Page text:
Go to the Globe and Mail homepage

Jump to main navigationJump to main content

Comedian Dave Broadfoot on the War of 1812 (Anthony Jenkins/The Globe and Mail)
Comedian Dave Broadfoot on the War of 1812 (Anthony Jenkins/The Globe and Mail)


Comedian Dave Broadfoot on the War of 1812 Add to ...

Now retired, Dave Broadfoot was a long-time member of the Royal Canadian Air Farce. Among his comic characters were Sergeant Renfrew of the RCMP, hockey player Big Bobby Clobber and David J. Broadfoot, the Honourable Member for Kicking Horse Pass.

When was the War of 1812?

As far as I know, 1812. The same date as the 1812 Overture. When I was 12 years old, I fell in love with symphonic music. I grew up thinking “The 1812 Overture, wow, it’s about us!” It’s to do with Canada and Laura Secord bringing chocolates through the woods to hungry Canadian soldiers fighting against the Americans. The Americans got into a war with Britain and the only place they could find British to attack was Canada.

Who won?

Canada and the United Kingdom won against the United States. Canada remained Canada and the U.S. had to get by without it.

Most Canadians are ignorant or apathetic about the War of 1812. You sound like you’re neither.

We are ignorant. When I stared out as the member for Kicking Horse Pass, I felt we needed a new party, the NAP – the New Apatheic Party. So many people would be attracted to that name.

The Harper government is spending $30-million to commemorate the 200th anniversary of the War of 1812 with re-enactments, commemorative coins and a monument. Is that money well spent?

When I first arrived in Toronto, I was invited to a party in a home with a lot of painters, some of them quite famous. One of them said, “What are you doing tomorrow, your first day in Toronto?” I said, “I want to see the home of William Lyon Mackenzie.” He said, “Who?” I said, “William Lyon Mackenzie, he was your first mayor and he lead the farmers’ revolt against the Family Compact.” He had absolutely no idea what I was talking about – an intelligent guy born and raised here who knew absolutely nothing. I don’t care if it’s $100-million, it is worth waking people up to their history.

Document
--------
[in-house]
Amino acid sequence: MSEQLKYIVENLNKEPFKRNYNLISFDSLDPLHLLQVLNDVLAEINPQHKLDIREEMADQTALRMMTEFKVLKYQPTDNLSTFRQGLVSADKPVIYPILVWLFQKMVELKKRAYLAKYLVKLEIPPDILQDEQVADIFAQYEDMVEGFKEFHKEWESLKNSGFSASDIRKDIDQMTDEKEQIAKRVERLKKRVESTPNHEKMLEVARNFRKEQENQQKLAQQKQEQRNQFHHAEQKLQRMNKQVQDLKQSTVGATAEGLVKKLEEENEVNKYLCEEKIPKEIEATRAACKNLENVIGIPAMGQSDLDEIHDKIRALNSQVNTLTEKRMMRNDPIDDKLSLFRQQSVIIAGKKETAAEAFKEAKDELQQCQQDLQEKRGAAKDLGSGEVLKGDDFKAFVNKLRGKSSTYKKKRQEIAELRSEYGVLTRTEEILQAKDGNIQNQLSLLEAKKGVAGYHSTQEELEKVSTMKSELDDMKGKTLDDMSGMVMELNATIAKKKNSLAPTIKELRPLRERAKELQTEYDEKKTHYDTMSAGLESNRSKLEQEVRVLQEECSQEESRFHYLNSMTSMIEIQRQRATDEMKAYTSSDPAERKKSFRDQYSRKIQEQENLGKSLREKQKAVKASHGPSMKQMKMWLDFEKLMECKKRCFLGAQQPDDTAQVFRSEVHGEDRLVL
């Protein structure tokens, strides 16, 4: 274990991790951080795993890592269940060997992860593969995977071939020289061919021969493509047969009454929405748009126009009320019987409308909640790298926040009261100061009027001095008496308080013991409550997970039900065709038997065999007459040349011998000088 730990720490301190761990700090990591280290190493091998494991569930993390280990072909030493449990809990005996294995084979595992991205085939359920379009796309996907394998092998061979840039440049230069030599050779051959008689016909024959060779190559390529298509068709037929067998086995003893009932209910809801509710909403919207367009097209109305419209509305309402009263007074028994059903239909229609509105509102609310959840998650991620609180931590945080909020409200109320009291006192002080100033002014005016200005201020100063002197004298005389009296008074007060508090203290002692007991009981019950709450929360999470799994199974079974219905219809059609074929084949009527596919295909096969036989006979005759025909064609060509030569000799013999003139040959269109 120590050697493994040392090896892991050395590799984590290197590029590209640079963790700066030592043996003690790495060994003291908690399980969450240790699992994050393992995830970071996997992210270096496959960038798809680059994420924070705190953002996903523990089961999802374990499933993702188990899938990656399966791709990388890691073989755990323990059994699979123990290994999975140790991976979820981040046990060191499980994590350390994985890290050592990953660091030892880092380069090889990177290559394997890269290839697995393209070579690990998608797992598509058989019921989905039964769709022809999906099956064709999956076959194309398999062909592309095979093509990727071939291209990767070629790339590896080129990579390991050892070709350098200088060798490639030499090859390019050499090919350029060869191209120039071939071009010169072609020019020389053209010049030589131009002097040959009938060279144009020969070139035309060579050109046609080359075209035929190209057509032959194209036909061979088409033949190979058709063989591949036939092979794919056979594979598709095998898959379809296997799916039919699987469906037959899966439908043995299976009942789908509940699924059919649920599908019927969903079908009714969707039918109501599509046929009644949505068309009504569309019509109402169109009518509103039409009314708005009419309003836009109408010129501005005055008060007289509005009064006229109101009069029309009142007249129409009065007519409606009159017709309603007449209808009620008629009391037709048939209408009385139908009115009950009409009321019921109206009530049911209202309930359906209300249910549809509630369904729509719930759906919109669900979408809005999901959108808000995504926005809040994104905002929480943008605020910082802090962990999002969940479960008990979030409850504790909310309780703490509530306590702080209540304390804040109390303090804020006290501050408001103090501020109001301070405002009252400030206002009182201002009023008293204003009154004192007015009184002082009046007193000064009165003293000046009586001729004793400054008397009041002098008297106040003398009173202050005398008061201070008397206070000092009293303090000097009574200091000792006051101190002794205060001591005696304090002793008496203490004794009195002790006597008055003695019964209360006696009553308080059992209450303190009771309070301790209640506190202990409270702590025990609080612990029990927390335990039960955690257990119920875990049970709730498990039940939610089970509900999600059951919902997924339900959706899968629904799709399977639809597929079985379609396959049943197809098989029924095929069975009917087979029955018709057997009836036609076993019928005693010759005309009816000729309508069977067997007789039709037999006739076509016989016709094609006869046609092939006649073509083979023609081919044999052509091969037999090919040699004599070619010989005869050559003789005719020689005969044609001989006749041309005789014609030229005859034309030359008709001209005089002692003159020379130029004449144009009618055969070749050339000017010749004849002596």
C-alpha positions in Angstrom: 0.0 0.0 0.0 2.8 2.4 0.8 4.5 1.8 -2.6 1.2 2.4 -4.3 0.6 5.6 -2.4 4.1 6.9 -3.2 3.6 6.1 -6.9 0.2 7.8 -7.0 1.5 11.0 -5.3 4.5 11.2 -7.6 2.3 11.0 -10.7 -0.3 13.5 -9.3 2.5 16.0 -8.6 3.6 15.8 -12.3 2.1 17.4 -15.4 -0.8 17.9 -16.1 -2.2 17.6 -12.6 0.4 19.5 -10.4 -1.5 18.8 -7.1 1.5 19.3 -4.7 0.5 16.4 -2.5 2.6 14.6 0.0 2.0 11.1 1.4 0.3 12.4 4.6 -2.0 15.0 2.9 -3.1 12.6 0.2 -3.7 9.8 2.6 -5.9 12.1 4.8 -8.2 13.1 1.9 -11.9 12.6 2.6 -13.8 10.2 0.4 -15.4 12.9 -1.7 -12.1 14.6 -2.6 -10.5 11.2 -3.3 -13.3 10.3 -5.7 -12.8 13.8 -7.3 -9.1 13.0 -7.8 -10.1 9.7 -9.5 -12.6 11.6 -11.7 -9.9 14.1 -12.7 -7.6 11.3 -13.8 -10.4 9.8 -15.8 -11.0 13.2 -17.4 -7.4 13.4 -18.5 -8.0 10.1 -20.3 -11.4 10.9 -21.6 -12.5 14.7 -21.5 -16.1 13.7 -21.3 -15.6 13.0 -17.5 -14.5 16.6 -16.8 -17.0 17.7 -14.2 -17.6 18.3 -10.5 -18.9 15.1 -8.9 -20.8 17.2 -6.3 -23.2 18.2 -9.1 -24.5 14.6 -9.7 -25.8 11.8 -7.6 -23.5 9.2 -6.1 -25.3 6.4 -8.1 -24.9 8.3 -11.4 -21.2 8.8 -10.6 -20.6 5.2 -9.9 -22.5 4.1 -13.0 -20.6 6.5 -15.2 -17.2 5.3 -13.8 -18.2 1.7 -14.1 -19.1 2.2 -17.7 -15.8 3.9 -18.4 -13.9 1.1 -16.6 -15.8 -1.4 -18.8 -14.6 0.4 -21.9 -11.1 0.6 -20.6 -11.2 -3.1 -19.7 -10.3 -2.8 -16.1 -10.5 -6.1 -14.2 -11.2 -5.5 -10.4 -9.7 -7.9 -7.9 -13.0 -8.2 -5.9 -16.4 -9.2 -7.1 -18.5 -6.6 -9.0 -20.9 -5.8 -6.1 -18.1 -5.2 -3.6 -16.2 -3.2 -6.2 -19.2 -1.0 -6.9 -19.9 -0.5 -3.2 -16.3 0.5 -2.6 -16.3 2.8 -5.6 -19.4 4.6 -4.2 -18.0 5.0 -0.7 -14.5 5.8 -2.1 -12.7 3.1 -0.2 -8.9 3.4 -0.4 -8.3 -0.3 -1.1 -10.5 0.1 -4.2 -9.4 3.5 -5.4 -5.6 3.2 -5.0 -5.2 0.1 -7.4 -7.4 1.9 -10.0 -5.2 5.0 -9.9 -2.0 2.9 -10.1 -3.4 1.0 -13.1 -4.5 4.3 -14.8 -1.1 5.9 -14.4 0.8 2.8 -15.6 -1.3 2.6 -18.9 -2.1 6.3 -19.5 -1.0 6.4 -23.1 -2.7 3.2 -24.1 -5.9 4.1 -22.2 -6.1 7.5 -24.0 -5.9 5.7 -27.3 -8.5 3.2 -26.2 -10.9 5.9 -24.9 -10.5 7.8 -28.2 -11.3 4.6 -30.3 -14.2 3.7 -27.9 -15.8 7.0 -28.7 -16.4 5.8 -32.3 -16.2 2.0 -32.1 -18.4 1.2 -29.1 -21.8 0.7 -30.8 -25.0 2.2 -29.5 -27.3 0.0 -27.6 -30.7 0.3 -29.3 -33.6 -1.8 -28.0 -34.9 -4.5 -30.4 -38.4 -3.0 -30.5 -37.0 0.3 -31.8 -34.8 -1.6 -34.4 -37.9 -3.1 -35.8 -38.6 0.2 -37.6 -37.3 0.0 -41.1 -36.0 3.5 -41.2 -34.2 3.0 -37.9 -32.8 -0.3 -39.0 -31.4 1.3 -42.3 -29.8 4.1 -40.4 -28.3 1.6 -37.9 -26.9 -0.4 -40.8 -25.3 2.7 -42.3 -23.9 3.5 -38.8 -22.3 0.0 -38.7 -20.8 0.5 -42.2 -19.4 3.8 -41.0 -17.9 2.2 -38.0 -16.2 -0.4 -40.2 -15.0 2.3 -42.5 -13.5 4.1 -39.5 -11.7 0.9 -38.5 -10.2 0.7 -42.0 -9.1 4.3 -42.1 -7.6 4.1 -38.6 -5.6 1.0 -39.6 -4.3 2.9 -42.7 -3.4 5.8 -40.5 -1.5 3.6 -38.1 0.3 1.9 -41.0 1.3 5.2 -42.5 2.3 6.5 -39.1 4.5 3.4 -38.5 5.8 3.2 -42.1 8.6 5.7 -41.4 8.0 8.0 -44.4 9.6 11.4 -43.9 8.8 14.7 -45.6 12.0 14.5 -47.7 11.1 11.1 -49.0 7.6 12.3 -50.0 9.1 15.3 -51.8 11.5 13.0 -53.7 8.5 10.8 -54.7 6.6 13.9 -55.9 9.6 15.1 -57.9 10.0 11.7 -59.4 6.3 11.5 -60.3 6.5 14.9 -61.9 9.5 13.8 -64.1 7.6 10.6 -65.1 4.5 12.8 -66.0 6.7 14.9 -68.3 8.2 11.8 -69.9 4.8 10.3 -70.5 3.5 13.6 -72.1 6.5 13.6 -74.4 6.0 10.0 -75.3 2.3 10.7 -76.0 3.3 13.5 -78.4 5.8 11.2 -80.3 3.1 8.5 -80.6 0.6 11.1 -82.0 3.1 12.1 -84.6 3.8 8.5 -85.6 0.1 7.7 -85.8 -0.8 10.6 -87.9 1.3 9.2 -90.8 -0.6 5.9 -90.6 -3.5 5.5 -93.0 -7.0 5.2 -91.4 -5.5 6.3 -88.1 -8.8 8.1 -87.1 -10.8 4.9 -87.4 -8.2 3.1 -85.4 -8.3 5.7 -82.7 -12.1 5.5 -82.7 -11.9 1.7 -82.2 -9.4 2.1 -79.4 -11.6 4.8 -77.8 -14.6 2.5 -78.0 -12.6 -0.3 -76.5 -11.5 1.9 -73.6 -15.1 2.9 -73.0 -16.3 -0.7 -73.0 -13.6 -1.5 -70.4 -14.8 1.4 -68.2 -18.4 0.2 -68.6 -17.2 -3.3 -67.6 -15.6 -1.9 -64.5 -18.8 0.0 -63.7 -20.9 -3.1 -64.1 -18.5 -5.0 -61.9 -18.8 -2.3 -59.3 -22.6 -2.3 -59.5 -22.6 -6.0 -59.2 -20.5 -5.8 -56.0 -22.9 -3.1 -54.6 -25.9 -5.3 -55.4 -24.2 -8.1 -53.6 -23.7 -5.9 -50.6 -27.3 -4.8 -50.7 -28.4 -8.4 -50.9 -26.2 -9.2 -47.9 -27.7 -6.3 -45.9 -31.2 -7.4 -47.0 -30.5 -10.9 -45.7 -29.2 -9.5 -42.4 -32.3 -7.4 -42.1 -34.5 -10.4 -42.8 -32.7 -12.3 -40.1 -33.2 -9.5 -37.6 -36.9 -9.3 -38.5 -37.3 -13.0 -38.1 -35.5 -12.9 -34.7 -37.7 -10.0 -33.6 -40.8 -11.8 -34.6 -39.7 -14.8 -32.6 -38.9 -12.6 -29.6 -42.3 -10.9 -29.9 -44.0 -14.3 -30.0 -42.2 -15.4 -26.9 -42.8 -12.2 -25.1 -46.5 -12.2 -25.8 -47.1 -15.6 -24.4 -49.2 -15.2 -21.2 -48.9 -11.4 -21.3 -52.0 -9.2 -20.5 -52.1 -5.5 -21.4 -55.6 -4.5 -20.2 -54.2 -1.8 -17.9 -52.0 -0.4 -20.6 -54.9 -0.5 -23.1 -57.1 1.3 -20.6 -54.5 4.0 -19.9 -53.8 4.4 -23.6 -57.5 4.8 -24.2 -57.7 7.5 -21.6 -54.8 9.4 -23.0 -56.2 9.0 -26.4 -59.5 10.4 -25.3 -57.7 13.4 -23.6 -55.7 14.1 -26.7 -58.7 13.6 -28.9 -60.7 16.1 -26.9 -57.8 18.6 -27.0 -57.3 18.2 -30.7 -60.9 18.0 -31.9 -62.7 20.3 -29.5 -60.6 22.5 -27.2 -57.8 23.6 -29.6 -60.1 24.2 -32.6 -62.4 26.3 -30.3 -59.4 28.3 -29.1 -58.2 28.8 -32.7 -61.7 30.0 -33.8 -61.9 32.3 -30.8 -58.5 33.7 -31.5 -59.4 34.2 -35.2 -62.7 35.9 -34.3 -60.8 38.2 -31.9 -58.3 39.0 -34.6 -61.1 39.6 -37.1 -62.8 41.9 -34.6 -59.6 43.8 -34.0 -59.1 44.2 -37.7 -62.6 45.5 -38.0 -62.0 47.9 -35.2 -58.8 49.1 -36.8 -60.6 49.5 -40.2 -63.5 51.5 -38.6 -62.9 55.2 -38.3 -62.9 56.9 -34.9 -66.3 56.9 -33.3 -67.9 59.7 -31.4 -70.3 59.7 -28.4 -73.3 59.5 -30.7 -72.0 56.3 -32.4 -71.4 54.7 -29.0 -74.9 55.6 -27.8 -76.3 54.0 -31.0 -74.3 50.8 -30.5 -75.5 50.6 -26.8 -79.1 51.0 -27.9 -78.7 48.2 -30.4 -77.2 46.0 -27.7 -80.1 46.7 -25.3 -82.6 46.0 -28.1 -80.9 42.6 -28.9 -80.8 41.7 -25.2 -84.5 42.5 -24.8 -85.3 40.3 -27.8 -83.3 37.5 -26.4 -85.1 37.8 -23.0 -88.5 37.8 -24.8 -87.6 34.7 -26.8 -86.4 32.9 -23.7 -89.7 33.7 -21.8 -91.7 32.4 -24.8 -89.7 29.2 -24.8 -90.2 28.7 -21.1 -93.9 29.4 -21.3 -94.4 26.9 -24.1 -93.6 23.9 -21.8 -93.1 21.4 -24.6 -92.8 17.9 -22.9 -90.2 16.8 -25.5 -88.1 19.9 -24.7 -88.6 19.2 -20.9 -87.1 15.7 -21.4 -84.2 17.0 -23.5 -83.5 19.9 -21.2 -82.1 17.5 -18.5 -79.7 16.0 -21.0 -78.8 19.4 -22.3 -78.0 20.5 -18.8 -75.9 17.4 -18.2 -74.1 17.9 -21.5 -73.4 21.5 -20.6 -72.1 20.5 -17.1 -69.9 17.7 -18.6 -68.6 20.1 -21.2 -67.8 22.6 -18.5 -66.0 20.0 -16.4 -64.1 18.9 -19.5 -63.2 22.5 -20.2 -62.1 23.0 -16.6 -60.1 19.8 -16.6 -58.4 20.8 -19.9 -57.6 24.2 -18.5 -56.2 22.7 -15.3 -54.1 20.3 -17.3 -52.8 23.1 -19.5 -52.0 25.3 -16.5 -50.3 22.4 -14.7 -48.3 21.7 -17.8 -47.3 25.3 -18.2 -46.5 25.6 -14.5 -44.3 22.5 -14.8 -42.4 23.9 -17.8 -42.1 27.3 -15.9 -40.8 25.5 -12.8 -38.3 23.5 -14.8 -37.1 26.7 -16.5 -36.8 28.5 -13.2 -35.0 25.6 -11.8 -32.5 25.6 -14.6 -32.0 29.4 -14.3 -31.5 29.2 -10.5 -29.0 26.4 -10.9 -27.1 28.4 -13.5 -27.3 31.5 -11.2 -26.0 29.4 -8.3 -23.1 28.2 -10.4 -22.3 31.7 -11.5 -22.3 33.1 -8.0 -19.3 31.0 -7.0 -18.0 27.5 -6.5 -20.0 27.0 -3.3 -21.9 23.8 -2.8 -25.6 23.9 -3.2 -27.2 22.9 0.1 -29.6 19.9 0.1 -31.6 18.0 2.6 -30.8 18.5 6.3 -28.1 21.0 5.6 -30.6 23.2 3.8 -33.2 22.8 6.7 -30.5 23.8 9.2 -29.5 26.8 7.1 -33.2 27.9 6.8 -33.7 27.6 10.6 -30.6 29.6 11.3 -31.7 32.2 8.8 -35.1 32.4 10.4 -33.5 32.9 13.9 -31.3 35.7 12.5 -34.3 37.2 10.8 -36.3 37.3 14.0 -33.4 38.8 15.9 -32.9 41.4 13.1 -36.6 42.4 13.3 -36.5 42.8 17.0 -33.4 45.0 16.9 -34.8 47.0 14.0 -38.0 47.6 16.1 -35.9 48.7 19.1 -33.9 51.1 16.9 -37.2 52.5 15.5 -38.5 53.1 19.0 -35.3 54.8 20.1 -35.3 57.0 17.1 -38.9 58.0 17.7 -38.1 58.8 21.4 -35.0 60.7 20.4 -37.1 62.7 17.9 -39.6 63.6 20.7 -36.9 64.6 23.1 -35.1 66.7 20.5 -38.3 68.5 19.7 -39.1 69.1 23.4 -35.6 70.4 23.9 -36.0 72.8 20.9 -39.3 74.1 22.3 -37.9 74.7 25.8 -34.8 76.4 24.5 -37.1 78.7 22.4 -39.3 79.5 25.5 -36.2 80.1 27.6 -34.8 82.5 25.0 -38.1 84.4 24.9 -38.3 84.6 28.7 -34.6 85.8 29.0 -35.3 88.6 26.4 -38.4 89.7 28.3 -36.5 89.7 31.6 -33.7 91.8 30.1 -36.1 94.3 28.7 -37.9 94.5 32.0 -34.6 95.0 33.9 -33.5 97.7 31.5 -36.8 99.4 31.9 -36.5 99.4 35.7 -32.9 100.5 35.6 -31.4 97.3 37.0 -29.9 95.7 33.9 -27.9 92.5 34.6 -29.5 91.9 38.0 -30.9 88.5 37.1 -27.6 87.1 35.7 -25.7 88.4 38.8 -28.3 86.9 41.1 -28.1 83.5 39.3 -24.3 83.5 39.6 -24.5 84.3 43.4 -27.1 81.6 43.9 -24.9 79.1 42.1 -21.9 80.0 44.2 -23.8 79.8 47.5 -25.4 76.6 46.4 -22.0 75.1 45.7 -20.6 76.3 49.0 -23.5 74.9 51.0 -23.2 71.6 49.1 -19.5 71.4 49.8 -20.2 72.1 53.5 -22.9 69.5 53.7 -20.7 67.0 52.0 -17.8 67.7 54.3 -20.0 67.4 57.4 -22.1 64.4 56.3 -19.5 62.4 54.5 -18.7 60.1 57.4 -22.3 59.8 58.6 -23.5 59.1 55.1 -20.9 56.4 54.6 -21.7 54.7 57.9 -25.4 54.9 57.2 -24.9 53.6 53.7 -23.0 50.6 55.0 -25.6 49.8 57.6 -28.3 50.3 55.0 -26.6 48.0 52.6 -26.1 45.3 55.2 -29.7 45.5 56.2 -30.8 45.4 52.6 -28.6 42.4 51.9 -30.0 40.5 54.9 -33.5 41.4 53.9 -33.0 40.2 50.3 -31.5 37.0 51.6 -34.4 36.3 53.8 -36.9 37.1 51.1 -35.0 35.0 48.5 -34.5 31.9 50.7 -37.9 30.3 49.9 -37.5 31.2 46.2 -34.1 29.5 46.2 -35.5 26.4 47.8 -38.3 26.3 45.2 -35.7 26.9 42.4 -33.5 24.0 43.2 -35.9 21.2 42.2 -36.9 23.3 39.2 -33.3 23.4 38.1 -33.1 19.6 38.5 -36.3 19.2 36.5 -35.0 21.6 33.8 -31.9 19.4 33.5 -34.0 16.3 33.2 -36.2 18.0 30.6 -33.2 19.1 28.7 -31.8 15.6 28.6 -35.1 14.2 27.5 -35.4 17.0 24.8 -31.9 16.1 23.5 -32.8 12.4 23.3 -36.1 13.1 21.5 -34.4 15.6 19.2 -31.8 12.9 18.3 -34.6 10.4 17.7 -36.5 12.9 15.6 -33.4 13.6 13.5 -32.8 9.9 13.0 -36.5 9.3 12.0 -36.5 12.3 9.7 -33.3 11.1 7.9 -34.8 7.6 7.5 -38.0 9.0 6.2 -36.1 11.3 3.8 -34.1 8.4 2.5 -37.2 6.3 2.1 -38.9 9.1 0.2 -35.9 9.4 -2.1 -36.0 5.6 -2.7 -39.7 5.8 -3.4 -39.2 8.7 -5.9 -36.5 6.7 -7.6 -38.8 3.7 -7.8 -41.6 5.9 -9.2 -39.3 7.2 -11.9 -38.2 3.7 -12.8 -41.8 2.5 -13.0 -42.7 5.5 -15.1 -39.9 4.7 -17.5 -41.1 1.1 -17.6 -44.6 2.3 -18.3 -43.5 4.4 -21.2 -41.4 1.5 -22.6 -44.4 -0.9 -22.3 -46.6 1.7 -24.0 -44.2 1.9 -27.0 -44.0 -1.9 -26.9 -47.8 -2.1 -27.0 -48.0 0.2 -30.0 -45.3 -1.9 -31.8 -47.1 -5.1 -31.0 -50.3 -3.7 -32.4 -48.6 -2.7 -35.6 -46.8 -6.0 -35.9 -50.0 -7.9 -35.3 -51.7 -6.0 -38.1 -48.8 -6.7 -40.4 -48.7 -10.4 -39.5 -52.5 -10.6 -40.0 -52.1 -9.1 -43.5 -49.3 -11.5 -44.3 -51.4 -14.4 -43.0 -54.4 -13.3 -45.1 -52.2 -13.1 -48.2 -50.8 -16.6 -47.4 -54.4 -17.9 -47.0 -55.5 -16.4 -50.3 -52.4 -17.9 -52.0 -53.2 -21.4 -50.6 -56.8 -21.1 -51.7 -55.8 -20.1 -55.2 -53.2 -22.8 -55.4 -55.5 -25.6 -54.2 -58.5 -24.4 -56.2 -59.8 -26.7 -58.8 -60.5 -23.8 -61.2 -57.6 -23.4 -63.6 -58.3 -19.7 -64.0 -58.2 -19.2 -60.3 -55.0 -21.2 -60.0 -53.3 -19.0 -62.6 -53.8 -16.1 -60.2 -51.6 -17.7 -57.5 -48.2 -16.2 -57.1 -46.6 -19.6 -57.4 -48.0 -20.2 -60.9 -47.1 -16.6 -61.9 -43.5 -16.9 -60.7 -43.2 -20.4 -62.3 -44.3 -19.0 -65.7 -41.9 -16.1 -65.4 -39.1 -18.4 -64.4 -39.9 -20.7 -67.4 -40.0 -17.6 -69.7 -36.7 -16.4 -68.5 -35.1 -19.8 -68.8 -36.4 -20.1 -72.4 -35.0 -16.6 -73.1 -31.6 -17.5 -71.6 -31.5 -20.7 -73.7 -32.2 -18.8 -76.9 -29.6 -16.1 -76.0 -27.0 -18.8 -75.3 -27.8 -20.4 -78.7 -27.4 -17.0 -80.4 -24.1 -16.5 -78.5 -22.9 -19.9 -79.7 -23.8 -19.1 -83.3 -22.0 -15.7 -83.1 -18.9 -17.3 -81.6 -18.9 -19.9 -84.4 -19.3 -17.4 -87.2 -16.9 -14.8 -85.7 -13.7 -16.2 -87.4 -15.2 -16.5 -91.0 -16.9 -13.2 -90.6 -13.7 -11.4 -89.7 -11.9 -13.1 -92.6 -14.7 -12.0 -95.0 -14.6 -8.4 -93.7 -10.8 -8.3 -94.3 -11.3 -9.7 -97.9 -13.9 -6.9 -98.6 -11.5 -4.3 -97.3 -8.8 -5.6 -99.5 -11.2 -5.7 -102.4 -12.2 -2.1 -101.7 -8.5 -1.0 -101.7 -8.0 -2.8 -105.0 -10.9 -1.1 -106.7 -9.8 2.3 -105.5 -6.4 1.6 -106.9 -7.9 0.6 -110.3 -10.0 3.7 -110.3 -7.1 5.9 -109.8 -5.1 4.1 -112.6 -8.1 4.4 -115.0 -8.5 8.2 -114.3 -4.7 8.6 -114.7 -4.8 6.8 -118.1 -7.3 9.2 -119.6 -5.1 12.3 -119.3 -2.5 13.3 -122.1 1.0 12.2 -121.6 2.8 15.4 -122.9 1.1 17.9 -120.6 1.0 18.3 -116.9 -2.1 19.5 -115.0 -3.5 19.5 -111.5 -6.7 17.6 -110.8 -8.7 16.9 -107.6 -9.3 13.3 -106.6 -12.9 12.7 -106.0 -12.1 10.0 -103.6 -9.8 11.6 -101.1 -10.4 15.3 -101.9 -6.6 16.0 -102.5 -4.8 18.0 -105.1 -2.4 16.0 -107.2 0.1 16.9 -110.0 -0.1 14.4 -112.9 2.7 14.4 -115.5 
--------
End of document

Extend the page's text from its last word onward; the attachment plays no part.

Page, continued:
The government is aggressively promoting the military and traditional culture. Part of that seems to be the promotion of the history of Canada as a nation forged out of the blood and guts of 1812, rather that negotiated independence and confederation of 1867.

I’ve always heard it was Vimy when Canada became a nation.

Few Canadians can claim ancestors who were around in 1812. For us, it’s ancient history. For recent immigrants, first-generation Canadians from all over the globe, it’s ancient foreign history. Why should they give a damn about a war 200 years ago?

Why not give a damn? All of history is valid and worth learning. I was expelled from school as an incorrigible troublemaker and I regret that very much. I don’t think we have ever had enough history taught in schools.

Never mind Canadians from abroad, what about Western Canadians, who might see the War of 1812 as a regional war thousands of miles away? Should they care?

Why shouldn’t they? I am from out west. I was born and raised in North Vancouver and still go there any chance I get. How can you run a country where you say certain sections don’t have to be interested in the rest of it? It’s all Canada. I am a proud Canadian. Very proud. There are a lot of values in this country that other countries envy so much they send hundreds and thousands of immigrants here.

One of those values used to be that we were a humble, unassuming nation. If we start bragging about the War of 1812 – we are celebrating a victory over the U.S., after all – might Americans feel we are rubbing their noses in it?

We have some stupid people, but I don’t think we have any that stupid that they are going to brag about how we beat them.

Isn’t that the whole point, though? You don’t celebrate the wars you lost.

No, I think we celebrate the sacrifices we made. In the War of 1812, we lost one of the most brilliant generals we ever had, Isaac Brock, and we lost Tecumseh, who, from everything I’ve read, was pretty close to a genius.

The U.S. very much sees itself as a nation born out of conflict and war. Its anthem is homage to that: “the rocket’s red glare, the bombs bursting in air.” Does Canada need a new, more aggressive anthem with less “glowing hearts” and “standing on guard”?

No. I like the anthem as it is. Maybe “our sons” shouldn’t be in there. It should be all of us.

Oh, come on, maybe just add a line or two? What rhymes with “kick ass”?

No. Even “Kicking Horse Pass” doesn’t really rhyme with it.

Report Typo/Error

Follow us on Twitter: @GlobeDebate

Next story




Most popular videos »

More from The Globe and Mail

Most popular